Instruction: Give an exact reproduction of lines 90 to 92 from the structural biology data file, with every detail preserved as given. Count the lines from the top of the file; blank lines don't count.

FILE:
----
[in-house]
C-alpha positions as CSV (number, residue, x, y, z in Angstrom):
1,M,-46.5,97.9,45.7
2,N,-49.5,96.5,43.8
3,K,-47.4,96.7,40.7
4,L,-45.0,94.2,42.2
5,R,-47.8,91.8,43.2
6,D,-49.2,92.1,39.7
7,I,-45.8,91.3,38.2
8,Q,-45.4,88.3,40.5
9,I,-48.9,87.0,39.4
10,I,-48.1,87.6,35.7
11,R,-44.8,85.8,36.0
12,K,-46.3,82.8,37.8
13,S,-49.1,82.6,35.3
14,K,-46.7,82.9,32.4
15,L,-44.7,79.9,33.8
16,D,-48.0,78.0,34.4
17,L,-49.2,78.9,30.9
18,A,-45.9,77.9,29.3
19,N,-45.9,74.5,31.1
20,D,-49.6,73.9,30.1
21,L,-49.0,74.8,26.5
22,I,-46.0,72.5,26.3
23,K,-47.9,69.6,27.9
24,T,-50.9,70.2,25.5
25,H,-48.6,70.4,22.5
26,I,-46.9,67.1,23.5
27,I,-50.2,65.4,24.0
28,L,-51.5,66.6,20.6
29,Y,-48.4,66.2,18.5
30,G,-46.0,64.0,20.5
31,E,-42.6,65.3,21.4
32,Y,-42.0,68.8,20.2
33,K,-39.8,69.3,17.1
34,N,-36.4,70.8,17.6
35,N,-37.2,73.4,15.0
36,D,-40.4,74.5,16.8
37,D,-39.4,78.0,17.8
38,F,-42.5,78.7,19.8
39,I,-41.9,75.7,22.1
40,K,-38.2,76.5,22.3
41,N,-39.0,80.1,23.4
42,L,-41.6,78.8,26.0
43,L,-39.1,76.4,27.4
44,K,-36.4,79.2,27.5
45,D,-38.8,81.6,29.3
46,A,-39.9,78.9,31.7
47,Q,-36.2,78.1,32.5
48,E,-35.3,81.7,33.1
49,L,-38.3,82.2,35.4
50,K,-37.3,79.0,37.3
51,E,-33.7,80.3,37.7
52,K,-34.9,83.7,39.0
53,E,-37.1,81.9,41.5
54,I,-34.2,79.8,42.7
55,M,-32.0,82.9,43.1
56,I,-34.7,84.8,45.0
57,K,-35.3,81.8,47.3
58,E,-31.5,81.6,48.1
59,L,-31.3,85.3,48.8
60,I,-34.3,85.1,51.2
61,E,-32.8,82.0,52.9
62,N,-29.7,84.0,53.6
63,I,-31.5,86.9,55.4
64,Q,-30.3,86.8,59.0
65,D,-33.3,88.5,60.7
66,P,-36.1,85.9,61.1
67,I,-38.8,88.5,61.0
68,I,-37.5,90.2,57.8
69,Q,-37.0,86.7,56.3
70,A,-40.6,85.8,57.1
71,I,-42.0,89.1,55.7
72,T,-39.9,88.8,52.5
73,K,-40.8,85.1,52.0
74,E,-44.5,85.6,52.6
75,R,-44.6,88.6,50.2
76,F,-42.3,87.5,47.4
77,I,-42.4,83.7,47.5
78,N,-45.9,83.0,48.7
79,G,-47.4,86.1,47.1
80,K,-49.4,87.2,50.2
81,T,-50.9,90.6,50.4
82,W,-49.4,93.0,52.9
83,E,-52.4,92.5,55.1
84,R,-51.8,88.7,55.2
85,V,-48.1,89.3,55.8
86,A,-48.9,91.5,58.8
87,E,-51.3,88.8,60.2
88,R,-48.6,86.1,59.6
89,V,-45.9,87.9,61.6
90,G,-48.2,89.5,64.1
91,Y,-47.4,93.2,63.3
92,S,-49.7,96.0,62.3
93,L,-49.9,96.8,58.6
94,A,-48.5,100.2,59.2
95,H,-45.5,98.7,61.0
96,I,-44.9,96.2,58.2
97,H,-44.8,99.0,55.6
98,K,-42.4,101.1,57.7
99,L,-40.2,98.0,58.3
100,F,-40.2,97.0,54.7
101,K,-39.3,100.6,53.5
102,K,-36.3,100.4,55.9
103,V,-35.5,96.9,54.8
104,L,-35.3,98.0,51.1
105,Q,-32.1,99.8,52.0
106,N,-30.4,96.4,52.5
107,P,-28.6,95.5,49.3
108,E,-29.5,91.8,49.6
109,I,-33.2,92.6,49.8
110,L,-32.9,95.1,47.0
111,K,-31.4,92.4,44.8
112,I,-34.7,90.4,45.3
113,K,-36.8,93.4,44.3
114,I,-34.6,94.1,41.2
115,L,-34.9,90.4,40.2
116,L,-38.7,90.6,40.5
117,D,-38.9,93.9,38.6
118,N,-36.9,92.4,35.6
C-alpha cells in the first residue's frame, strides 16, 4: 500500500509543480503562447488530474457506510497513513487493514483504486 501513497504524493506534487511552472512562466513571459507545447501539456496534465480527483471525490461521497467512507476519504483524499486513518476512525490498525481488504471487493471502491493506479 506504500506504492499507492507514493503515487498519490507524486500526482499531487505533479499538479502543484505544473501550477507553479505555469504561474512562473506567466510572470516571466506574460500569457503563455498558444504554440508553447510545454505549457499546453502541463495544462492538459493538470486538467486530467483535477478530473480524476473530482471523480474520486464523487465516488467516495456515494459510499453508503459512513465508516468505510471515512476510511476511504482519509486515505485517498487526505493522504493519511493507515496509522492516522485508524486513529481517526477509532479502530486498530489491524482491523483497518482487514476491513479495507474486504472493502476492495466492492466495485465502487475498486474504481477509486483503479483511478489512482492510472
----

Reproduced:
88,R,-48.6,86.1,59.6
89,V,-45.9,87.9,61.6
90,G,-48.2,89.5,64.1